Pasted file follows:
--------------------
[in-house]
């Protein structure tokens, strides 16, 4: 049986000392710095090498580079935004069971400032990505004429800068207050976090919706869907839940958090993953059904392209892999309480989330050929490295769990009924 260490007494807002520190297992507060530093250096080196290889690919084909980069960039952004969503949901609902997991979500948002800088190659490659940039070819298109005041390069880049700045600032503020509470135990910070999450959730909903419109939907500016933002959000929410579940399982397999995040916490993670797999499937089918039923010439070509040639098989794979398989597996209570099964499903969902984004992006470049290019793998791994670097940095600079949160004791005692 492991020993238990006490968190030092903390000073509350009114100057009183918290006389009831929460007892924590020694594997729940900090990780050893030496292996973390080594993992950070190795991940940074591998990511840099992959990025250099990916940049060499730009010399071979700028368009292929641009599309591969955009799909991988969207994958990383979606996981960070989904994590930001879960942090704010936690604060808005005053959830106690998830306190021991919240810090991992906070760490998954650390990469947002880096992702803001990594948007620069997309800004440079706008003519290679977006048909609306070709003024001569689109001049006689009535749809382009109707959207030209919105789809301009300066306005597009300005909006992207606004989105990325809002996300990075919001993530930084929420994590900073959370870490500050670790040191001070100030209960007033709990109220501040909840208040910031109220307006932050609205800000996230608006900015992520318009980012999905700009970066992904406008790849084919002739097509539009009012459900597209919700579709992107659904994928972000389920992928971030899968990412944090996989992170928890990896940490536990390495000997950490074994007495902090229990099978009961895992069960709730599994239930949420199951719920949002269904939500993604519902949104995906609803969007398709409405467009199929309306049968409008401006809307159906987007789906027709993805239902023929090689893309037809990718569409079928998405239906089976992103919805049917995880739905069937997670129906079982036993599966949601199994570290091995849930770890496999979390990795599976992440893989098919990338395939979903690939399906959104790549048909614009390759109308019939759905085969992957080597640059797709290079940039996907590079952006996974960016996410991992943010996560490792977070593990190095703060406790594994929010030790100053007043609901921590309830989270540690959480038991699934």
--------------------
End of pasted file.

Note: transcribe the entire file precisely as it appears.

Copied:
[in-house]
């Protein structure tokens, strides 16, 4: 049986000392710095090498580079935004069971400032990505004429800068207050976090919706869907839940958090993953059904392209892999309480989330050929490295769990009924 260490007494807002520190297992507060530093250096080196290889690919084909980069960039952004969503949901609902997991979500948002800088190659490659940039070819298109005041390069880049700045600032503020509470135990910070999450959730909903419109939907500016933002959000929410579940399982397999995040916490993670797999499937089918039923010439070509040639098989794979398989597996209570099964499903969902984004992006470049290019793998791994670097940095600079949160004791005692 492991020993238990006490968190030092903390000073509350009114100057009183918290006389009831929460007892924590020694594997729940900090990780050893030496292996973390080594993992950070190795991940940074591998990511840099992959990025250099990916940049060499730009010399071979700028368009292929641009599309591969955009799909991988969207994958990383979606996981960070989904994590930001879960942090704010936690604060808005005053959830106690998830306190021991919240810090991992906070760490998954650390990469947002880096992702803001990594948007620069997309800004440079706008003519290679977006048909609306070709003024001569689109001049006689009535749809382009109707959207030209919105789809301009300066306005597009300005909006992207606004989105990325809002996300990075919001993530930084929420994590900073959370870490500050670790040191001070100030209960007033709990109220501040909840208040910031109220307006932050609205800000996230608006900015992520318009980012999905700009970066992904406008790849084919002739097509539009009012459900597209919700579709992107659904994928972000389920992928971030899968990412944090996989992170928890990896940490536990390495000997950490074994007495902090229990099978009961895992069960709730599994239930949420199951719920949002269904939500993604519902949104995906609803969007398709409405467009199929309306049968409008401006809307159906987007789906027709993805239902023929090689893309037809990718569409079928998405239906089976992103919805049917995880739905069937997670129906079982036993599966949601199994570290091995849930770890496999979390990795599976992440893989098919990338395939979903690939399906959104790549048909614009390759109308019939759905085969992957080597640059797709290079940039996907590079952006996974960016996410991992943010996560490792977070593990190095703060406790594994929010030790100053007043609901921590309830989270540690959480038991699934």